My class this semester on “The Presidential Campaign of 2016” at Marist College is a group of talented and enthusiastic undergraduates bringing their fresh perspective to voting, this unprecedented presidential election, and the state of American democracy. It warms the political scientist side of my heart to interact with this current, idealistic, imaginative, and global-reaching generation of students which is about to inherit a messy and cynical world.
But, the pollster in me knows that voters throughout the United States are frustrated by the gridlock in government and discouraged by a presidential campaign that has sunk to the lowest common denominator. Regardless of whether Trump or Clinton wins the White House, they will be the most unpopular president to take office that we have ever had.
This year’s story began with the primaries during which each party had to deal with a strong anti-establishment candidate. It is said that Republicans typically fall in line and Democrats fall in love. Well, in 2016, the GOP has been slow to fall in line behind Donald Trump, and the candidate with whom Democrats fell in love is not their nominee. So, voters in both parties have had to drop down on their wish list, and for many it has been a tough pill to swallow.
To make matters even more difficult for voters in 2016, there are ongoing issues of corruption and money swirling around the Clinton candidacy. And, among many other concerns, the GOP candidate claims the election is rigged, and he may not accept the results of the people’s vote on Election Day unless he wins. The boundaries of political dialogue have certainly been stretched this year.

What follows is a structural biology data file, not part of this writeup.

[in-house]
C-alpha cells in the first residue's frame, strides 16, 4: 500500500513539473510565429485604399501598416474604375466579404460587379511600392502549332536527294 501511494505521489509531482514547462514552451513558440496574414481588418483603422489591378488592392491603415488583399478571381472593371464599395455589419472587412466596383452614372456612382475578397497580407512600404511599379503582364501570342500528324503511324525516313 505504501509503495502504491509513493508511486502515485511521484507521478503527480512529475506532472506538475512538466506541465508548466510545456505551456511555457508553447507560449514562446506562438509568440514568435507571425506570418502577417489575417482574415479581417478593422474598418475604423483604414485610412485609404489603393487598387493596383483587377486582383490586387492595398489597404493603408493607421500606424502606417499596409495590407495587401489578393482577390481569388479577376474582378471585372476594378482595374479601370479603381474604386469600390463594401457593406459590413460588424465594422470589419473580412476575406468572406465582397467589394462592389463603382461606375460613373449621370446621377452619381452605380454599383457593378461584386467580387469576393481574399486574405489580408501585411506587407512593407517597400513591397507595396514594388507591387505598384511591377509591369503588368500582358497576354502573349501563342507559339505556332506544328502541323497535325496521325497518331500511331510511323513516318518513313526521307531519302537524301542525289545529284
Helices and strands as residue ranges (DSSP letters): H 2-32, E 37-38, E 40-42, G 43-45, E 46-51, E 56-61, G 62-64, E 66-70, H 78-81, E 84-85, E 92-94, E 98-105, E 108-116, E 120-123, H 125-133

Elections are supposed to be about issues, policies, and a mandate to move government forward. Who would seriously argue that this campaign has been remotely issue focused? Who would legitimately claim that the winner can make a strong case for moving the country in a specific policy direction? Will there be enough of a kick from voters so that Washington moves away from the gridlock that has increasingly characterized our politics?
I became a political scientist and public opinion pollster because of my faith in public opinion, and a belief voiced many decades ago by V.O. Key that voters make the right decision if presented with accurate information. During my lifetime (starting with my high school years during the tragedies of 1968 and my first vote for president as a college student in 1972), much of what makes the American experiment unique in the history of civilization has eroded. This time, so much more is being threatened.
It is not only government and elections that are under the microscope. The institutions of religion, education, corporate business, the media, and others are taking their lumps, as well.
In class, I am eager to reference Abraham Lincoln’s comment that public opinion is the only legitimate sovereign in a democracy. I hope the millennial generation pushes us baby boomers aside and works to restore the element to our democracy with which we have seemed to have lost touch. It’s really the only path to a better future.
Lee M. Miringoff is Director of The Marist College Institute for Public Opinion and is a faculty member of the Political Science Department at Marist College.